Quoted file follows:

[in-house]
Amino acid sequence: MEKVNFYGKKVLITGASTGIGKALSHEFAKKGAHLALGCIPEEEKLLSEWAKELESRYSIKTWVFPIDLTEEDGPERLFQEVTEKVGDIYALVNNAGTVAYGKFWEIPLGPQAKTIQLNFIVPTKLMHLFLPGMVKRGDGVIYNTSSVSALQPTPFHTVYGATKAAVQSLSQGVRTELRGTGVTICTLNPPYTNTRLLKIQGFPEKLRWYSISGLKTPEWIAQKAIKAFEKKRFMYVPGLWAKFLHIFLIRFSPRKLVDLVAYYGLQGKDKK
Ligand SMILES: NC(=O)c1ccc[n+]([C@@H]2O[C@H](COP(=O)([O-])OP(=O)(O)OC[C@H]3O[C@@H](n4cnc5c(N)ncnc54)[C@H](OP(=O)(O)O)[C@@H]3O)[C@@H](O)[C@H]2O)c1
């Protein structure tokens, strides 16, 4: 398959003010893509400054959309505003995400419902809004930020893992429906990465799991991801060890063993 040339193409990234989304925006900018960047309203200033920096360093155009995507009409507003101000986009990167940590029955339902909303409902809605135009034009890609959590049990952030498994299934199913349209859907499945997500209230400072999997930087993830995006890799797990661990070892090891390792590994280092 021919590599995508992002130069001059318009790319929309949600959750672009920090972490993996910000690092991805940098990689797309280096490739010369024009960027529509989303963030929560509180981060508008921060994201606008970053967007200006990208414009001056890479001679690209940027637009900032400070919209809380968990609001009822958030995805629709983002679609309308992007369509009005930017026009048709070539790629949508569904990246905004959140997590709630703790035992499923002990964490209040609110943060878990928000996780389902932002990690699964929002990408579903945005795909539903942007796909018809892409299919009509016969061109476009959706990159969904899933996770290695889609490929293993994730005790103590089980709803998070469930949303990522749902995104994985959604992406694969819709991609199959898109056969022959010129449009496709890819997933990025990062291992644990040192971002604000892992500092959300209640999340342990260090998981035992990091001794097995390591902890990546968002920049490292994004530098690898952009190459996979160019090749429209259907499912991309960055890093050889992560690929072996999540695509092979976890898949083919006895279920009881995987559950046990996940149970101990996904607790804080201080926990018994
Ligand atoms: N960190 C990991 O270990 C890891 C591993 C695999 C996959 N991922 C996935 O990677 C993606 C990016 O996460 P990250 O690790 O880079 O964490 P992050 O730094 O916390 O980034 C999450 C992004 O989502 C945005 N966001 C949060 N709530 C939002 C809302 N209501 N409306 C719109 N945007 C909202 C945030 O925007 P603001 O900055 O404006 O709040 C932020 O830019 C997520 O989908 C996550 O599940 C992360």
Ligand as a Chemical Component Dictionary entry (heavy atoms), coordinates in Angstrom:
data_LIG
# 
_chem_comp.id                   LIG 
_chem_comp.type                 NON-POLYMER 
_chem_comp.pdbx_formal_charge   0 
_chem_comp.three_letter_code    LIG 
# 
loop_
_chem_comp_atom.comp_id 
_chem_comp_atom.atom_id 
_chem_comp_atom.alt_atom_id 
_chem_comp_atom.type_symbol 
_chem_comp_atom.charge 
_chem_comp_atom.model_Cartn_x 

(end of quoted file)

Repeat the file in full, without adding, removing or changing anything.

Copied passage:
[in-house]
Amino acid sequence: MEKVNFYGKKVLITGASTGIGKALSHEFAKKGAHLALGCIPEEEKLLSEWAKELESRYSIKTWVFPIDLTEEDGPERLFQEVTEKVGDIYALVNNAGTVAYGKFWEIPLGPQAKTIQLNFIVPTKLMHLFLPGMVKRGDGVIYNTSSVSALQPTPFHTVYGATKAAVQSLSQGVRTELRGTGVTICTLNPPYTNTRLLKIQGFPEKLRWYSISGLKTPEWIAQKAIKAFEKKRFMYVPGLWAKFLHIFLIRFSPRKLVDLVAYYGLQGKDKK
Ligand SMILES: NC(=O)c1ccc[n+]([C@@H]2O[C@H](COP(=O)([O-])OP(=O)(O)OC[C@H]3O[C@@H](n4cnc5c(N)ncnc54)[C@H](OP(=O)(O)O)[C@@H]3O)[C@@H](O)[C@H]2O)c1
């Protein structure tokens, strides 16, 4: 398959003010893509400054959309505003995400419902809004930020893992429906990465799991991801060890063993 040339193409990234989304925006900018960047309203200033920096360093155009995507009409507003101000986009990167940590029955339902909303409902809605135009034009890609959590049990952030498994299934199913349209859907499945997500209230400072999997930087993830995006890799797990661990070892090891390792590994280092 021919590599995508992002130069001059318009790319929309949600959750672009920090972490993996910000690092991805940098990689797309280096490739010369024009960027529509989303963030929560509180981060508008921060994201606008970053967007200006990208414009001056890479001679690209940027637009900032400070919209809380968990609001009822958030995805629709983002679609309308992007369509009005930017026009048709070539790629949508569904990246905004959140997590709630703790035992499923002990964490209040609110943060878990928000996780389902932002990690699964929002990408579903945005795909539903942007796909018809892409299919009509016969061109476009959706990159969904899933996770290695889609490929293993994730005790103590089980709803998070469930949303990522749902995104994985959604992406694969819709991609199959898109056969022959010129449009496709890819997933990025990062291992644990040192971002604000892992500092959300209640999340342990260090998981035992990091001794097995390591902890990546968002920049490292994004530098690898952009190459996979160019090749429209259907499912991309960055890093050889992560690929072996999540695509092979976890898949083919006895279920009881995987559950046990996940149970101990996904607790804080201080926990018994
Ligand atoms: N960190 C990991 O270990 C890891 C591993 C695999 C996959 N991922 C996935 O990677 C993606 C990016 O996460 P990250 O690790 O880079 O964490 P992050 O730094 O916390 O980034 C999450 C992004 O989502 C945005 N966001 C949060 N709530 C939002 C809302 N209501 N409306 C719109 N945007 C909202 C945030 O925007 P603001 O900055 O404006 O709040 C932020 O830019 C997520 O989908 C996550 O599940 C992360």
Ligand as a Chemical Component Dictionary entry (heavy atoms), coordinates in Angstrom:
data_LIG
# 
_chem_comp.id                   LIG 
_chem_comp.type                 NON-POLYMER 
_chem_comp.pdbx_formal_charge   0 
_chem_comp.three_letter_code    LIG 
# 
loop_
_chem_comp_atom.comp_id 
_chem_comp_atom.atom_id 
_chem_comp_atom.alt_atom_id 
_chem_comp_atom.type_symbol 
_chem_comp_atom.charge 
_chem_comp_atom.model_Cartn_x 